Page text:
Wagons give you an easy way to create different extensions for your own Ruby on Rails applications. See how it’s done here.
Ruby on Rails has a fantastic ecosystem with thousands of plugins and helpful gems. There is even an easy way to extract partial applications into own Engines for further use in different applications. However, if your own application required some extensibility, your are left on your own. So far.
Say you have a large application (probably an open source product?), deployed on many different sites. While everybody loves your application, there are some requests for this special feature or that different behavior. You would like to keep your application focused but still make your various customers happy. Why no put the desired functionality into separate plugins, giving everybody exactly what they need?
Here be Wagons
Wagons are extensions to your application train running on Rails. You can see them as plugins that extend the behavior of your specific Rails application. The Wagons framework makes it easy to create and manage them.
First of all, wagons are basically Rails Engines. Wagons provide a handful of additions so your wagon engines actually know your application. They differ from engines in a few points:
- Wagons extend your application, engines extend Rails.
- Wagon migrations are kept separately from your application’s
migrations to enable easy addition and removal of wagons.
- When developing and testing, wagons use your main application instead
of a dummy application.
Once the gem is installed, create your first wagon with
rails generate wagon your_brand_new_wagon.
Extending your application
Now that you have your brand new wagon, how do you append it to your application train? The answer is easy: Ruby!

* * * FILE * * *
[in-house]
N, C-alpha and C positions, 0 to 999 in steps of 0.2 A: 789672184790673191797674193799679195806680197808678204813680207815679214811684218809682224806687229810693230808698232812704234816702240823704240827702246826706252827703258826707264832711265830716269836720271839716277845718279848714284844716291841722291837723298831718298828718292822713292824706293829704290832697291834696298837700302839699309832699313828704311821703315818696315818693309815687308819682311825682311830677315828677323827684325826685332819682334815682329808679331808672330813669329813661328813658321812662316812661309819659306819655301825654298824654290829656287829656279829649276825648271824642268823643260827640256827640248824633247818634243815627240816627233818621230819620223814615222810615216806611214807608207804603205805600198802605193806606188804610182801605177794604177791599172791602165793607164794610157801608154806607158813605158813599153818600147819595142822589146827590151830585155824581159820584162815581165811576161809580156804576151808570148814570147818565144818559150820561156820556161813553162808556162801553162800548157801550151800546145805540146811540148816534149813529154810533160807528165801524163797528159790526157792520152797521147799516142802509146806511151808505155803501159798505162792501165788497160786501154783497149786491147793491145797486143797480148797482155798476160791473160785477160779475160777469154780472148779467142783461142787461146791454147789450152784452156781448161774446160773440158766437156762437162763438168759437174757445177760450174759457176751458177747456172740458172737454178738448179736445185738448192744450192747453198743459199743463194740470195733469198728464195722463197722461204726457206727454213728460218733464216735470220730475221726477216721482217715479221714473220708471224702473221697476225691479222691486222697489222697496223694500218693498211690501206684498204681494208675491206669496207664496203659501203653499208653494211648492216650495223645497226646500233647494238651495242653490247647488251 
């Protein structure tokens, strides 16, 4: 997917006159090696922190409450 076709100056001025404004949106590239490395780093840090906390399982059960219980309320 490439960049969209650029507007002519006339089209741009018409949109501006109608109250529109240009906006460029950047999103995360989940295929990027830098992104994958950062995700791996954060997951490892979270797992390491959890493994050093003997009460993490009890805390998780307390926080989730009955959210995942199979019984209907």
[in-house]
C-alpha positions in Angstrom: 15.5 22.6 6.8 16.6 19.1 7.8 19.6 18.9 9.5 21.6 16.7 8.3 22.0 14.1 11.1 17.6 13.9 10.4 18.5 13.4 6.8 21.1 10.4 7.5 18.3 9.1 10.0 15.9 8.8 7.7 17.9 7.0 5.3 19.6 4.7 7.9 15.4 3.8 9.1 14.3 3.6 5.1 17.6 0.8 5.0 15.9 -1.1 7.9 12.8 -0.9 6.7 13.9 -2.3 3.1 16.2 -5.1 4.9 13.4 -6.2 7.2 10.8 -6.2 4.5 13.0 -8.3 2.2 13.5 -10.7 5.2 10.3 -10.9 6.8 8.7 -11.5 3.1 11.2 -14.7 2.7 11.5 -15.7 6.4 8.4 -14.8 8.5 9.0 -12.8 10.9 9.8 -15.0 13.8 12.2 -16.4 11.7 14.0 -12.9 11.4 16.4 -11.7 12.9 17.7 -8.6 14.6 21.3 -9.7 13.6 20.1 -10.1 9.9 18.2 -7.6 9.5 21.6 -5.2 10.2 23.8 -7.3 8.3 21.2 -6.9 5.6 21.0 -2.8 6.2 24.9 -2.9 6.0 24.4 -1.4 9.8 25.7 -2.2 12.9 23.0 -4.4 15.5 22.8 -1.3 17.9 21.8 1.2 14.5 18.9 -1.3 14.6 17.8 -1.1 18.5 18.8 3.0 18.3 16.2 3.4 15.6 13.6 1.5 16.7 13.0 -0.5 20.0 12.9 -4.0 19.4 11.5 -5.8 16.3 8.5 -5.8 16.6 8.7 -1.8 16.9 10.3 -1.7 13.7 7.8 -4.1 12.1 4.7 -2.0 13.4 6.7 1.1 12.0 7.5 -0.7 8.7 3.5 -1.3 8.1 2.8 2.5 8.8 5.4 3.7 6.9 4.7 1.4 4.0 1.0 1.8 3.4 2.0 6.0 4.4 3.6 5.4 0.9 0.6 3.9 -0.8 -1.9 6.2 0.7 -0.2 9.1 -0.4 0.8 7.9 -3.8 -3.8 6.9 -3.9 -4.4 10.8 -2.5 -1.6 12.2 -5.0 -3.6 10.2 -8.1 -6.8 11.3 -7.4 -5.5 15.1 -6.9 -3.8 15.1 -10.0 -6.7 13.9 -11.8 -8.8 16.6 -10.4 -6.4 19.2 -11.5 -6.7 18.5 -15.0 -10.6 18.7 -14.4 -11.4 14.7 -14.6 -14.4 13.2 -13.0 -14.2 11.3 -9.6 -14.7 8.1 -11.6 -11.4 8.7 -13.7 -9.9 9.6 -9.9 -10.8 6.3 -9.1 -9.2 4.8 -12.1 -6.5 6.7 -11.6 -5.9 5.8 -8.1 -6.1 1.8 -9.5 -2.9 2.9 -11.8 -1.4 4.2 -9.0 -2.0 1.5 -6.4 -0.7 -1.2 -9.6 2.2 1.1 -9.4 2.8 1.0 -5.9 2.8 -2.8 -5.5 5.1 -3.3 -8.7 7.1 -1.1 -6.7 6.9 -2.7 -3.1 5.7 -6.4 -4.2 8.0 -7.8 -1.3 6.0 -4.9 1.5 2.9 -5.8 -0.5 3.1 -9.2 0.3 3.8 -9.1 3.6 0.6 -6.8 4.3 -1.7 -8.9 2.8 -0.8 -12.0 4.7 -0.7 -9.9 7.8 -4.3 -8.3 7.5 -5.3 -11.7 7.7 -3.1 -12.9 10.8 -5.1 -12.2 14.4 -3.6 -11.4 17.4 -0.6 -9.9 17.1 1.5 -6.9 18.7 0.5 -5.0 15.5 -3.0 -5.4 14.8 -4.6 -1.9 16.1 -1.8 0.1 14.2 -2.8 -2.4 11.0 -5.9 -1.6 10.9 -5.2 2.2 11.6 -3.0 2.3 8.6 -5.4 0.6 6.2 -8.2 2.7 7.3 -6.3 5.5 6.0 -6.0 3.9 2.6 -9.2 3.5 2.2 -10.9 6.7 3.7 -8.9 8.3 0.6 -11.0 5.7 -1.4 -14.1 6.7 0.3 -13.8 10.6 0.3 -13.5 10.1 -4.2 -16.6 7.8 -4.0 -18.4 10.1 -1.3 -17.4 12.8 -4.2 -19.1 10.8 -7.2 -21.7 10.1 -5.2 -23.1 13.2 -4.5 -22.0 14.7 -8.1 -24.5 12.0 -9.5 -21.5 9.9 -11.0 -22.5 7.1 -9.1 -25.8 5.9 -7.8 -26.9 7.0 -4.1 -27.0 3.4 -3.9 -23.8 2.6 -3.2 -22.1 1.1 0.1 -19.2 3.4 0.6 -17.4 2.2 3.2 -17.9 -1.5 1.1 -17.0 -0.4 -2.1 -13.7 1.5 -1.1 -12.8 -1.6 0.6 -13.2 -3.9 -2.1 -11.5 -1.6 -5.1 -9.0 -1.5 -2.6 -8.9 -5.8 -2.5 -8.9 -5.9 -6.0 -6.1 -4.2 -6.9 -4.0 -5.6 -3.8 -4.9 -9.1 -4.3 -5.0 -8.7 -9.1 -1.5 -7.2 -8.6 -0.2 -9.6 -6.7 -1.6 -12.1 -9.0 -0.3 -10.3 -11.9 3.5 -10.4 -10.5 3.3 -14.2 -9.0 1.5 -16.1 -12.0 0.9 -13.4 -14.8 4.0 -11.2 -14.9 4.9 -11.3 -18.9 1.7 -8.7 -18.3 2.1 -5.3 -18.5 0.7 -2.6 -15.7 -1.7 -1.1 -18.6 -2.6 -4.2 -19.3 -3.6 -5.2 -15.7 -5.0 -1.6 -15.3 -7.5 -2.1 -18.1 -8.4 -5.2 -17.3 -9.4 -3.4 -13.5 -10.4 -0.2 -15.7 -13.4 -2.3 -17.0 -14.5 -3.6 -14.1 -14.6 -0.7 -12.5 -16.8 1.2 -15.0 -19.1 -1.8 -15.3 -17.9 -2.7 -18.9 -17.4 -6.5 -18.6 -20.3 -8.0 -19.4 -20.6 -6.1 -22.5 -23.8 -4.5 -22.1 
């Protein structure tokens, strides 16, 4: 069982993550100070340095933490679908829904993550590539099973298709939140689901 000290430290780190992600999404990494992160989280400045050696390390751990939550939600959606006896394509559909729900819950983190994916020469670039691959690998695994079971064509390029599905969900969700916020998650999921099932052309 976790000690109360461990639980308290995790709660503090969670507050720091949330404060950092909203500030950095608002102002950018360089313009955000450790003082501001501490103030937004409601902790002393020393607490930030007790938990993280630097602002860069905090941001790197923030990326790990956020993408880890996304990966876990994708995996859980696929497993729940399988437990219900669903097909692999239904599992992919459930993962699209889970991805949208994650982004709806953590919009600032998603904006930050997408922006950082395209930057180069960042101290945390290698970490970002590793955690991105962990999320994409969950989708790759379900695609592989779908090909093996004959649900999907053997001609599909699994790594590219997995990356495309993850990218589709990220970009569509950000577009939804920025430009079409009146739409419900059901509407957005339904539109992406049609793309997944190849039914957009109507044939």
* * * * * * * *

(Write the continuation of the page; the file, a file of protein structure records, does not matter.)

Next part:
Adding completely new models, controllers and views is already covered by Rails Engines and is straight forward. Please have a look there for details. As usual, you put everything into the wagon’s app directory.
Extending existing models or controllers of your application is more interesting. Inside the wagon, create a module with the required functionality. ActiveSupport::Concern is your friend. This module should then be included into your application’s class. Do that in a config.to_prepare block in your_brand_new_wagon/lib/your_brand_new_wagon/wagon.rb. This is the file
where you can hook into your main application. If you are familiar with Rails Engines, you already guessed right: we inherit from Rails::Engine here.
View templates are a bit trickier to extend. It is possible to overwrite an entire template from your wagon. Simply use the same filename as in your main application. A basic view helper allows you to provide extension points inside your application templates. This can be used to display additional data or more menu entries for example. Put the helper method render_extensions(:your_key) in your template, and all partials
starting with _your_key*_ in the same subpath will be rendered at this place.
Last but not least, a few rake tasks support you in running migrations and even load seed data for whatever wagons should come with a certain deployment.
Wagons is open source software and waits for curious users and eager developers. Here at Puzzle, we used it in different projects. It works fine with a hundred different wagons as well as with only one or two. Give it a try today or fork it on Github.